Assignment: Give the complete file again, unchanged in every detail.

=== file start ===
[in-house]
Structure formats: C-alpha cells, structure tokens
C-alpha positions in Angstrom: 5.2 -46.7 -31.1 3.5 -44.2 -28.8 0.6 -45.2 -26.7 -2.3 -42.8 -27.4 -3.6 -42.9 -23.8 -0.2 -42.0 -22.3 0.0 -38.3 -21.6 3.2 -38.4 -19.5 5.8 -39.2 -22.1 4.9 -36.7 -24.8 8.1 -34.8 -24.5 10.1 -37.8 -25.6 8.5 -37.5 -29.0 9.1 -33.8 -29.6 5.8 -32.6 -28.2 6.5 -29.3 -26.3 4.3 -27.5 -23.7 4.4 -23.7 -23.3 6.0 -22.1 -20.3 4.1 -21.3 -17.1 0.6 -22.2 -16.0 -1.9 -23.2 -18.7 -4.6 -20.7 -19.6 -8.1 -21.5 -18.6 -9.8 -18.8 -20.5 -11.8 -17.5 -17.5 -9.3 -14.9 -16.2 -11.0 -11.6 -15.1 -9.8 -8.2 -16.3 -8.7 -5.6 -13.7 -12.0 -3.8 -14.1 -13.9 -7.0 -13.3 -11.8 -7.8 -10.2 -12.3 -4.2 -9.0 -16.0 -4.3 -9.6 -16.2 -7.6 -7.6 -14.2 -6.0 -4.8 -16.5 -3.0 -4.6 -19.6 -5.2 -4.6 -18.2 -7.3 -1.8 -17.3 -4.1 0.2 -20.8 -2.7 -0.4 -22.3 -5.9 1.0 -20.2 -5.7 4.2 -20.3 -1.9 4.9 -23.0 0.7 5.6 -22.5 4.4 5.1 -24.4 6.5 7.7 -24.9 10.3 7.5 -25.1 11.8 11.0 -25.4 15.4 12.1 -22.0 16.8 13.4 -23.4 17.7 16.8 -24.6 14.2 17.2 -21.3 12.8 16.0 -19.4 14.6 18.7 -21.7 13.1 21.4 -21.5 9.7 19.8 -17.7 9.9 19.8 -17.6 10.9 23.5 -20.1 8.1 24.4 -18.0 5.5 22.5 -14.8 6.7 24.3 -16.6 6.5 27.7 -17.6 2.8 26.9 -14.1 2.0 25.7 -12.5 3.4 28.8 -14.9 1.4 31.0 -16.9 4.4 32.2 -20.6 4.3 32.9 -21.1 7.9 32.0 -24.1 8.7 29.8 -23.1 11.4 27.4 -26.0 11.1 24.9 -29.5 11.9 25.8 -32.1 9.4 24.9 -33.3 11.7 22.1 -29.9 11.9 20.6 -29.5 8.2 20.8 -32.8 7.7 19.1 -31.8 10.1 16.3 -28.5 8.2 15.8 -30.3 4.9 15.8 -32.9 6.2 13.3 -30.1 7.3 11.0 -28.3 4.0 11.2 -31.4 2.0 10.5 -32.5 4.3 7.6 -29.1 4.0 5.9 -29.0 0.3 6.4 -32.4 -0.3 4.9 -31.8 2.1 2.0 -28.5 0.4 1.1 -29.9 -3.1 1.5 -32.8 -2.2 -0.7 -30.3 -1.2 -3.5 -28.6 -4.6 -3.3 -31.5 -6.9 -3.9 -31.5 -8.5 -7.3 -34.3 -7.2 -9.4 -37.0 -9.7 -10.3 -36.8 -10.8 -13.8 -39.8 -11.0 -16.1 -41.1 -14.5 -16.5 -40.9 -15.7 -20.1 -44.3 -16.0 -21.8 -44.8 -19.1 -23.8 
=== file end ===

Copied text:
[in-house]
Structure formats: C-alpha cells, structure tokens
C-alpha positions in Angstrom: 5.2 -46.7 -31.1 3.5 -44.2 -28.8 0.6 -45.2 -26.7 -2.3 -42.8 -27.4 -3.6 -42.9 -23.8 -0.2 -42.0 -22.3 0.0 -38.3 -21.6 3.2 -38.4 -19.5 5.8 -39.2 -22.1 4.9 -36.7 -24.8 8.1 -34.8 -24.5 10.1 -37.8 -25.6 8.5 -37.5 -29.0 9.1 -33.8 -29.6 5.8 -32.6 -28.2 6.5 -29.3 -26.3 4.3 -27.5 -23.7 4.4 -23.7 -23.3 6.0 -22.1 -20.3 4.1 -21.3 -17.1 0.6 -22.2 -16.0 -1.9 -23.2 -18.7 -4.6 -20.7 -19.6 -8.1 -21.5 -18.6 -9.8 -18.8 -20.5 -11.8 -17.5 -17.5 -9.3 -14.9 -16.2 -11.0 -11.6 -15.1 -9.8 -8.2 -16.3 -8.7 -5.6 -13.7 -12.0 -3.8 -14.1 -13.9 -7.0 -13.3 -11.8 -7.8 -10.2 -12.3 -4.2 -9.0 -16.0 -4.3 -9.6 -16.2 -7.6 -7.6 -14.2 -6.0 -4.8 -16.5 -3.0 -4.6 -19.6 -5.2 -4.6 -18.2 -7.3 -1.8 -17.3 -4.1 0.2 -20.8 -2.7 -0.4 -22.3 -5.9 1.0 -20.2 -5.7 4.2 -20.3 -1.9 4.9 -23.0 0.7 5.6 -22.5 4.4 5.1 -24.4 6.5 7.7 -24.9 10.3 7.5 -25.1 11.8 11.0 -25.4 15.4 12.1 -22.0 16.8 13.4 -23.4 17.7 16.8 -24.6 14.2 17.2 -21.3 12.8 16.0 -19.4 14.6 18.7 -21.7 13.1 21.4 -21.5 9.7 19.8 -17.7 9.9 19.8 -17.6 10.9 23.5 -20.1 8.1 24.4 -18.0 5.5 22.5 -14.8 6.7 24.3 -16.6 6.5 27.7 -17.6 2.8 26.9 -14.1 2.0 25.7 -12.5 3.4 28.8 -14.9 1.4 31.0 -16.9 4.4 32.2 -20.6 4.3 32.9 -21.1 7.9 32.0 -24.1 8.7 29.8 -23.1 11.4 27.4 -26.0 11.1 24.9 -29.5 11.9 25.8 -32.1 9.4 24.9 -33.3 11.7 22.1 -29.9 11.9 20.6 -29.5 8.2 20.8 -32.8 7.7 19.1 -31.8 10.1 16.3 -28.5 8.2 15.8 -30.3 4.9 15.8 -32.9 6.2 13.3 -30.1 7.3 11.0 -28.3 4.0 11.2 -31.4 2.0 10.5 -32.5 4.3 7.6 -29.1 4.0 5.9 -29.0 0.3 6.4 -32.4 -0.3 4.9 -31.8 2.1 2.0 -28.5 0.4 1.1 -29.9 -3.1 1.5 -32.8 -2.2 -0.7 -30.3 -1.2 -3.5 -28.6 -4.6 -3.3 -31.5 -6.9 -3.9 -31.5 -8.5 -7.3 -34.3 -7.2 -9.4 -37.0 -9.7 -10.3 -36.8 -10.8 -13.8 -39.8 -11.0 -16.1 -41.1 -14.5 -16.5 -40.9 -15.7 -20.1 -44.3 -16.0 -21.8 -44.8 -19.1 -23.8 